This report states that if current trends continue, half the United States population will have type 2 diabetes or prediabetes by the year 2020. Not only is such a life limiter, but it would also be a tremendous waste of money. In 2009, the average health-care cost of a diabetic person was $11,700 versus $4,400 for everyone else, and was $20,700 for diabetes with complications. The report notes that the overall monetary cost of the diabetes/prediabetes comes out to $3.35 trillion over ten years.
So, what do these facts have to do with biking and walking? Actually a lot. Often people with prediabetes can make their metabolism revert to healthy levels through increased physical activity, and the loss of excess weight. Walking and biking can be great ways to work in such physical activity, whether as part of an exercise routine or as part of everyday transportation. The construction of complete streets would make such a realistic option for more people, and isn't really so expensive when these health costs are considered. As mentioned previously on this blog, a representative once asked how many people are currently driving to a gym in order to ride a stationary bike?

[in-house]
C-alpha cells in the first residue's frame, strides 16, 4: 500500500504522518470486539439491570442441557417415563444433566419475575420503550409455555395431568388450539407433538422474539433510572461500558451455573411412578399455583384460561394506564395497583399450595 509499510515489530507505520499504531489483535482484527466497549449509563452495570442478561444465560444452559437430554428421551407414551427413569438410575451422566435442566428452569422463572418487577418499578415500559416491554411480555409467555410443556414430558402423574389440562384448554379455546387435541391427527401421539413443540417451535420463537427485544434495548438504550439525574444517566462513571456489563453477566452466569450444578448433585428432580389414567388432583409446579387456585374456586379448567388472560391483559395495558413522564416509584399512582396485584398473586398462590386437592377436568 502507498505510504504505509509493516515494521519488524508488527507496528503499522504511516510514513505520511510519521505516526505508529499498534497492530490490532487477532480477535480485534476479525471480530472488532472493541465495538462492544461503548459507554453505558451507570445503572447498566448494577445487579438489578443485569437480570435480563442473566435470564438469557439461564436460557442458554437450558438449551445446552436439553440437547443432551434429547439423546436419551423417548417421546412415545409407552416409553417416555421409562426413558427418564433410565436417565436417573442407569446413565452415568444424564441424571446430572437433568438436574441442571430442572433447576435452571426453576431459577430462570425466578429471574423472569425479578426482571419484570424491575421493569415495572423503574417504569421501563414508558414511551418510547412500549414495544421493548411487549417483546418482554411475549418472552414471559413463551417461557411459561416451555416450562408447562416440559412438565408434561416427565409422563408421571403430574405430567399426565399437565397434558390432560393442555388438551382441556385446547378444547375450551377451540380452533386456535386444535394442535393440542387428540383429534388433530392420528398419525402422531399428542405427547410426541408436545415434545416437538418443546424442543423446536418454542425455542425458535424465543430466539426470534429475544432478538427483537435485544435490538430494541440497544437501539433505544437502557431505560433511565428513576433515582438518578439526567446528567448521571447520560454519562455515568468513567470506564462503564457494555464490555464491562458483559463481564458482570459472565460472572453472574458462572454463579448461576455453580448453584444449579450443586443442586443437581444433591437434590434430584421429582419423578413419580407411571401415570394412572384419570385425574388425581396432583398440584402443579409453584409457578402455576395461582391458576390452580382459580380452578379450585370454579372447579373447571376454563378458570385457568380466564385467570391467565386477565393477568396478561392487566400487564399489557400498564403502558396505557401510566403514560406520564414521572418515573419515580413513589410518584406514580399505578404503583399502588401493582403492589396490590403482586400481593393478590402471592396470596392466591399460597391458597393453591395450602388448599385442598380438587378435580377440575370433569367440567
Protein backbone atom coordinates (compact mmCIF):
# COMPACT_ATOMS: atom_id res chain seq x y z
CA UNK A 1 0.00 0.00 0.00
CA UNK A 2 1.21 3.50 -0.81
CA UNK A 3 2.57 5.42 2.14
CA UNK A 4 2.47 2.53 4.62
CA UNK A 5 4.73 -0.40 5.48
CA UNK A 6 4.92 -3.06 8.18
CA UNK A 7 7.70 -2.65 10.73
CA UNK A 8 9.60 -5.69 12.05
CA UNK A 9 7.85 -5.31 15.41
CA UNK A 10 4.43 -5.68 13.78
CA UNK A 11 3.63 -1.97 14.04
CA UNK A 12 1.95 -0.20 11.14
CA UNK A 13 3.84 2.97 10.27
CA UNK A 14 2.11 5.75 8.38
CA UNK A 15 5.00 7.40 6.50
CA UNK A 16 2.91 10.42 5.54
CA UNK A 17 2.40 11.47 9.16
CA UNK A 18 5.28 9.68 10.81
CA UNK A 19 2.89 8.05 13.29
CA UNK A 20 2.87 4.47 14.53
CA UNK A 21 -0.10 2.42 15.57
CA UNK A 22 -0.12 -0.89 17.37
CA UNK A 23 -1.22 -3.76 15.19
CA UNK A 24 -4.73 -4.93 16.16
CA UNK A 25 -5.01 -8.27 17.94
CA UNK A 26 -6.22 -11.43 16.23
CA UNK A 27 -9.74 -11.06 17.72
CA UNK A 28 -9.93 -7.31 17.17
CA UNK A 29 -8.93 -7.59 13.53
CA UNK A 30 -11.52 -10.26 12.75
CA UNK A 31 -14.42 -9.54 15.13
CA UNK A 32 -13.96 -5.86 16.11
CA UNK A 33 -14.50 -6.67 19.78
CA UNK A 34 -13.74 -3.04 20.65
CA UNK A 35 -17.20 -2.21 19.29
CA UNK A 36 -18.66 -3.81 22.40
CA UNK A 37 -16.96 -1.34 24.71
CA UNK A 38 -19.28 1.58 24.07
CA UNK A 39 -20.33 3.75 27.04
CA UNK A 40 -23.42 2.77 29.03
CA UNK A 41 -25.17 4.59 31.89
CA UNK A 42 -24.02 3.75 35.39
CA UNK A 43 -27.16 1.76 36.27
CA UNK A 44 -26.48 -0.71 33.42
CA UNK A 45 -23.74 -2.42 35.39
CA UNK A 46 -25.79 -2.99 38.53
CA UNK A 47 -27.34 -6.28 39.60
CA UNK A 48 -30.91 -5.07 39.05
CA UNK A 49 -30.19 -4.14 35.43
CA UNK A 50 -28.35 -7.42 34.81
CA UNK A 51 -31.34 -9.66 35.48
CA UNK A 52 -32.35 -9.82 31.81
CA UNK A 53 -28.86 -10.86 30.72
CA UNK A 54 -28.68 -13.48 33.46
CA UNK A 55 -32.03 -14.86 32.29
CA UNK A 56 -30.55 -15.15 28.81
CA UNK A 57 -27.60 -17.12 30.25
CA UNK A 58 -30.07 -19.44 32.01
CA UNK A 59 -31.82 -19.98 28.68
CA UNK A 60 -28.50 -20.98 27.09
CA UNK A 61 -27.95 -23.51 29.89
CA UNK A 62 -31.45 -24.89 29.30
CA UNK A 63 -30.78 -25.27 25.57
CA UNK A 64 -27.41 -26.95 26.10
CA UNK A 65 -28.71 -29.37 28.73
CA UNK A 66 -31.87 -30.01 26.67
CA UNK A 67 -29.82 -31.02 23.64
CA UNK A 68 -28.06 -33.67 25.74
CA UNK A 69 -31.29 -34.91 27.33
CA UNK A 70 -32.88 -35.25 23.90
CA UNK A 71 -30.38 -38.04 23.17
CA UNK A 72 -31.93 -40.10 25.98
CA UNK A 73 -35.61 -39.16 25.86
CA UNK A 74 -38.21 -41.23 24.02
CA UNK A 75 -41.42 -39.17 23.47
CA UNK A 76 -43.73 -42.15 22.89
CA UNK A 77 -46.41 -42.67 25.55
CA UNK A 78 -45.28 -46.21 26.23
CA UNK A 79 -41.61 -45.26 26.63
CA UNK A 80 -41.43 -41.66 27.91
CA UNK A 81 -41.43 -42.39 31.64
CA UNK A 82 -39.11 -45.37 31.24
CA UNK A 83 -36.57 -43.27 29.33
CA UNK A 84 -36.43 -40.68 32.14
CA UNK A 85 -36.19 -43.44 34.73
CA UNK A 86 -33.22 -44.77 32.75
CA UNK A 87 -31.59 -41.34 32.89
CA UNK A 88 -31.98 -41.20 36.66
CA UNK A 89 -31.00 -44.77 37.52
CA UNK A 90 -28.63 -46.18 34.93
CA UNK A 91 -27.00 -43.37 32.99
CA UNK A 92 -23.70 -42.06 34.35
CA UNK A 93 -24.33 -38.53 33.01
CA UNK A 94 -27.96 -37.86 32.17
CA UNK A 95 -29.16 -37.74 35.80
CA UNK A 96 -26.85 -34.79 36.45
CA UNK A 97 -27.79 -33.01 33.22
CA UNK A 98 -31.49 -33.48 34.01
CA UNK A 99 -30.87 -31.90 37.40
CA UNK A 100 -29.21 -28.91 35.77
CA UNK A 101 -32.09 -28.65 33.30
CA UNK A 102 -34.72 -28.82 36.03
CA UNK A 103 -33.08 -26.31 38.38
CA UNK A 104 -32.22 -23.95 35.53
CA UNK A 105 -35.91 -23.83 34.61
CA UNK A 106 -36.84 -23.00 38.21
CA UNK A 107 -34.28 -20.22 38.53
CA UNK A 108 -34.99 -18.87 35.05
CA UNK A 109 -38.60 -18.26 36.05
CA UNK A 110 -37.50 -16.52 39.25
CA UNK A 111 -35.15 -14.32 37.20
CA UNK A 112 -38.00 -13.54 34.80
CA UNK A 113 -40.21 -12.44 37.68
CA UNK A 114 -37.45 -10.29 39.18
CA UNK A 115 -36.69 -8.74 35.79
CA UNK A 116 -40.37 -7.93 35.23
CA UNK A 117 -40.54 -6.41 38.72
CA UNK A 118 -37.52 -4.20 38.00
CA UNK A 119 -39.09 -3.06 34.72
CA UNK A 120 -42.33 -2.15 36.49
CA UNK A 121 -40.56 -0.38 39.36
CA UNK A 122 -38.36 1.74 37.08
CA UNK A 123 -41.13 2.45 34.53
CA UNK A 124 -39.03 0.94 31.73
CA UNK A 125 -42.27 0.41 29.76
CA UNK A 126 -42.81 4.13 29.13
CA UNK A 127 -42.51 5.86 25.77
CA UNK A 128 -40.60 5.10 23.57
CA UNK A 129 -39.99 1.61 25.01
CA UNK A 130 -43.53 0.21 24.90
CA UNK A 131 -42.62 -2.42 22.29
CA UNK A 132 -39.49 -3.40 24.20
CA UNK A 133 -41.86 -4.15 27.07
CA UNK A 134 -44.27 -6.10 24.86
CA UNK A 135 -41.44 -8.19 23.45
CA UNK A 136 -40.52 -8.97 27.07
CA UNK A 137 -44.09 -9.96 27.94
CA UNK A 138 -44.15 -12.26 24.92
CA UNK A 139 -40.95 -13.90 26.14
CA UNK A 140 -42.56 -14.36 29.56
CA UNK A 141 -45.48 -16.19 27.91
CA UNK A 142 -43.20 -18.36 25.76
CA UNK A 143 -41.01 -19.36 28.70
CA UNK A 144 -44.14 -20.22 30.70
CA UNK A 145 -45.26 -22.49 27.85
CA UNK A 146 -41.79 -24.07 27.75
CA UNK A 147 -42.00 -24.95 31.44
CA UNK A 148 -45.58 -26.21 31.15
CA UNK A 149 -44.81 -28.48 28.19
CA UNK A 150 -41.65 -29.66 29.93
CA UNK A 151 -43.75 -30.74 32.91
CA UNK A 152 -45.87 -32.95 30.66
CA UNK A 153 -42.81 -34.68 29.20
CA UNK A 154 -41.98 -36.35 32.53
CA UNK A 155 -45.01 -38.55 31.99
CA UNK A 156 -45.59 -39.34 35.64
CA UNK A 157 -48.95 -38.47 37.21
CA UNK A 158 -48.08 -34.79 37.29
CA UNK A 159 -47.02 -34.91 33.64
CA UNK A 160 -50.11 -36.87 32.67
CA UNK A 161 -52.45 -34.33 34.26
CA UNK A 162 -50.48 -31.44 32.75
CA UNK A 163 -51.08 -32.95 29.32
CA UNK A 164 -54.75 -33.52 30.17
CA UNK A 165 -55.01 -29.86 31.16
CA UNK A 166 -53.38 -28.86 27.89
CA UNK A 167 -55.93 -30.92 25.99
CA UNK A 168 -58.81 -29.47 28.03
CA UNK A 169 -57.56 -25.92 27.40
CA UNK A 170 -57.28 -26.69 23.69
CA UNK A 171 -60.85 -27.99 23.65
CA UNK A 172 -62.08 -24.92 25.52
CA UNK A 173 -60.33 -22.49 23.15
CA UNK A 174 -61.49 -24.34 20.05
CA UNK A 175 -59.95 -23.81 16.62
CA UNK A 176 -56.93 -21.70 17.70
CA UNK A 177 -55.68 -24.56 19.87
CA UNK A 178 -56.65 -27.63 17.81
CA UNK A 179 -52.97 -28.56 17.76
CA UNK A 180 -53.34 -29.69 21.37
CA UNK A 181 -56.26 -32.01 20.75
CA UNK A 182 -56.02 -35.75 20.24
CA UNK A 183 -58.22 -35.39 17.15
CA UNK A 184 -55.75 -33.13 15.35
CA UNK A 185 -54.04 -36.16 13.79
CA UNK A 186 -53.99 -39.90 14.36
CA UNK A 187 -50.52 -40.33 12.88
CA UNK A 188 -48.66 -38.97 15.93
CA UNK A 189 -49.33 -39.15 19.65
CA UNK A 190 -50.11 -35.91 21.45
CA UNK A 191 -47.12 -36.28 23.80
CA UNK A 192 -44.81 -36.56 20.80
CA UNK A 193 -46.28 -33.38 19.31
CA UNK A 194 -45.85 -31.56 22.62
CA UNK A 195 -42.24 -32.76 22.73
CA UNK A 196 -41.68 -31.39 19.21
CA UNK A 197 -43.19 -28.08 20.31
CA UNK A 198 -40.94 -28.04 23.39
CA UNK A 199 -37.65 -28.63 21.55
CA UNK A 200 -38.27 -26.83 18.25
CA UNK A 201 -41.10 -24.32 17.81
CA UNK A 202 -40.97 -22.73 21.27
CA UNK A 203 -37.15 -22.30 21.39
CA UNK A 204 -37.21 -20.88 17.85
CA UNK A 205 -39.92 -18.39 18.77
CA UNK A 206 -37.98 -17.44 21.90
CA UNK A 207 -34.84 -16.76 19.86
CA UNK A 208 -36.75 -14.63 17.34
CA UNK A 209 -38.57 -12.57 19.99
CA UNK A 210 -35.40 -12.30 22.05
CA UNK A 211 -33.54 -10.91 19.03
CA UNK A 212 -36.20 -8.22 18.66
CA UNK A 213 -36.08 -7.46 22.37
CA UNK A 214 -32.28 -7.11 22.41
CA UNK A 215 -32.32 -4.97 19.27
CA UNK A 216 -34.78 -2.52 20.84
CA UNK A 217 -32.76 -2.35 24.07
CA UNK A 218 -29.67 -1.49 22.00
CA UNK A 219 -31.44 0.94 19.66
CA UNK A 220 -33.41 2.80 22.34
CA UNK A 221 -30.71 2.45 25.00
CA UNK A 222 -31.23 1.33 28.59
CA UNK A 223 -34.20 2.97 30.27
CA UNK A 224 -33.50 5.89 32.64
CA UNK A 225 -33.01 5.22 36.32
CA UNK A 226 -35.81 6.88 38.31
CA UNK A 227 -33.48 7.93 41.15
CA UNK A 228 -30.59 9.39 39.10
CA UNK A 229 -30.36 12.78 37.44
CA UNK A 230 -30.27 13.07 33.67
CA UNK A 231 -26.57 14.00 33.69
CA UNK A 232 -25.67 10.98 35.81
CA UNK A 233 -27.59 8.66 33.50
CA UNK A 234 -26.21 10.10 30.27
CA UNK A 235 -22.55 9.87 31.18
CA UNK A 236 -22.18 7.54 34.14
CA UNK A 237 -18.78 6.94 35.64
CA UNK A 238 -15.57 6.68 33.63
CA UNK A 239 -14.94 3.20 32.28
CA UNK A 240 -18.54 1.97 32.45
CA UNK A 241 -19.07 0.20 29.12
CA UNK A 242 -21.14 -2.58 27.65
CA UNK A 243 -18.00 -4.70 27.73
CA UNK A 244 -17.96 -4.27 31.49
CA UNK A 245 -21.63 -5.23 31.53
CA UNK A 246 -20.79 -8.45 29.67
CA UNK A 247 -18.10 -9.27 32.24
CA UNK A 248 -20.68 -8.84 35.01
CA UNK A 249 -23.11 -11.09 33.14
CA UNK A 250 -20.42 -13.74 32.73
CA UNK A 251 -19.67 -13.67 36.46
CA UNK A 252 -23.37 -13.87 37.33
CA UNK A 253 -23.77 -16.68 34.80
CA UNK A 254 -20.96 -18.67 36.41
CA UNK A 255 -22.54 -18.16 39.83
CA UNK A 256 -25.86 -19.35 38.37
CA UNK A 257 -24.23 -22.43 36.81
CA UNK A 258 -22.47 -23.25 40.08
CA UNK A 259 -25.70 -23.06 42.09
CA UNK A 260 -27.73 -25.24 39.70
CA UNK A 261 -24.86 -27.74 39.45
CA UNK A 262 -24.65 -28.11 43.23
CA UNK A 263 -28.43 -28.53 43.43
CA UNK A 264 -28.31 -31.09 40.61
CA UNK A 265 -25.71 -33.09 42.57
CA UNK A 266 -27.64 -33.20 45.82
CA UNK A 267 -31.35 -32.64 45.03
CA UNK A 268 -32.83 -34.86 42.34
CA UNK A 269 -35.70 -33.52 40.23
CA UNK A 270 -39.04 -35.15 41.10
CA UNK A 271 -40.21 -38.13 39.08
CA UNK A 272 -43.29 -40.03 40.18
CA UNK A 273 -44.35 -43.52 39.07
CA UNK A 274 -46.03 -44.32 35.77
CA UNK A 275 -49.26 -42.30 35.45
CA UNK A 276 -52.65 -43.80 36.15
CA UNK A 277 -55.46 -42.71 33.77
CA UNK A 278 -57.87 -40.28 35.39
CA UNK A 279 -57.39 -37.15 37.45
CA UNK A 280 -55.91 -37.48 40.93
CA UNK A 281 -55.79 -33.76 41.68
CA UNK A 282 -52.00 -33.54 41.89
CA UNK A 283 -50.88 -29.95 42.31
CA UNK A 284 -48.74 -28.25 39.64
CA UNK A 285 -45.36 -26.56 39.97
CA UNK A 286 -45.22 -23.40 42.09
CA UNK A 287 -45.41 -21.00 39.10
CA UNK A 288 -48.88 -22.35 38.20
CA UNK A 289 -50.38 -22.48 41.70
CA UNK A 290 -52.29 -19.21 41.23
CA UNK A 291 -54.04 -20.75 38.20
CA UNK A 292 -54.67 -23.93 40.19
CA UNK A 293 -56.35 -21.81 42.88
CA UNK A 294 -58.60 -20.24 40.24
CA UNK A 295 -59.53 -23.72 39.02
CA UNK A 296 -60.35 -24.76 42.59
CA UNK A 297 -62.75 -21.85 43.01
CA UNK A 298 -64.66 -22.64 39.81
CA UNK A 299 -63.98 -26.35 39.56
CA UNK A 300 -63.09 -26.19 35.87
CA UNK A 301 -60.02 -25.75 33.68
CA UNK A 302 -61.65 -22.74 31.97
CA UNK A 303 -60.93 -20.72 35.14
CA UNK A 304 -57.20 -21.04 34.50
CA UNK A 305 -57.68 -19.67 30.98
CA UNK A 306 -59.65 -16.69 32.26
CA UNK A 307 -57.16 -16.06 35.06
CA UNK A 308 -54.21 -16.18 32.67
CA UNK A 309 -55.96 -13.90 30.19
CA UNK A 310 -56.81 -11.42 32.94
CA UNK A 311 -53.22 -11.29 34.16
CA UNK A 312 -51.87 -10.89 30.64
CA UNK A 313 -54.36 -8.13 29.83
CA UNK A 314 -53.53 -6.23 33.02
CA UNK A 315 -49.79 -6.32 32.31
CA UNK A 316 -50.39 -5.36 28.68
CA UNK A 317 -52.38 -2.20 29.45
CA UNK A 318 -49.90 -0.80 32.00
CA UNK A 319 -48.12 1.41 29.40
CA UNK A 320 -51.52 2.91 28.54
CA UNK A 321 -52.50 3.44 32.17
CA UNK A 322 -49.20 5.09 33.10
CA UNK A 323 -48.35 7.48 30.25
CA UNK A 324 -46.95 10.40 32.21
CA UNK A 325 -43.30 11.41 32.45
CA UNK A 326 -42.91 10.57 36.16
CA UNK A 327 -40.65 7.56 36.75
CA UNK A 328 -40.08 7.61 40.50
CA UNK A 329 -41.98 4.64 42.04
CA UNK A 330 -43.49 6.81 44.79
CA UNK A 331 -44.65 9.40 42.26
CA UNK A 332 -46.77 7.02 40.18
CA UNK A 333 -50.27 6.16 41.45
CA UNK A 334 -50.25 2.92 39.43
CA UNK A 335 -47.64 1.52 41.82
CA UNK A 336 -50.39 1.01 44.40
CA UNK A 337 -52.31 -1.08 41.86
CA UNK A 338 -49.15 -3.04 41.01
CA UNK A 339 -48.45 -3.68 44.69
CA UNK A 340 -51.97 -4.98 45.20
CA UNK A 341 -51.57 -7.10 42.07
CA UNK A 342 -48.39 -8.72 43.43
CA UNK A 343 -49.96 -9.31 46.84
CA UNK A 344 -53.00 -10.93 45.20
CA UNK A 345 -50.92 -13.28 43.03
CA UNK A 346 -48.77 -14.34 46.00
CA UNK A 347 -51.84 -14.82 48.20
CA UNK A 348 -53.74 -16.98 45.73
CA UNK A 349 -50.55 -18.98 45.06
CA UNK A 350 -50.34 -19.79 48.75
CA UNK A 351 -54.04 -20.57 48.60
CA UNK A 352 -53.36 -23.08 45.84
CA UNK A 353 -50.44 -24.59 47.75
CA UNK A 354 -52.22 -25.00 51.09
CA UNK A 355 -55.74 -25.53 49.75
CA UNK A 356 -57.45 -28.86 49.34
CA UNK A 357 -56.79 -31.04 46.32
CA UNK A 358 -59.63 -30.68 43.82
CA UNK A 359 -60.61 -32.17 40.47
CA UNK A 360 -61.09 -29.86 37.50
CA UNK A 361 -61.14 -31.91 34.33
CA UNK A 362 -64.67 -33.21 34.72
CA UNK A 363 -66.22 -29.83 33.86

Who does your bike network serve? Get free answers from a new tool - A buffered bike lane in Chicago, Illinois. A new tool, now in development, will let cities measure the quality of their all-ages bike networks for every ...
20 hours ago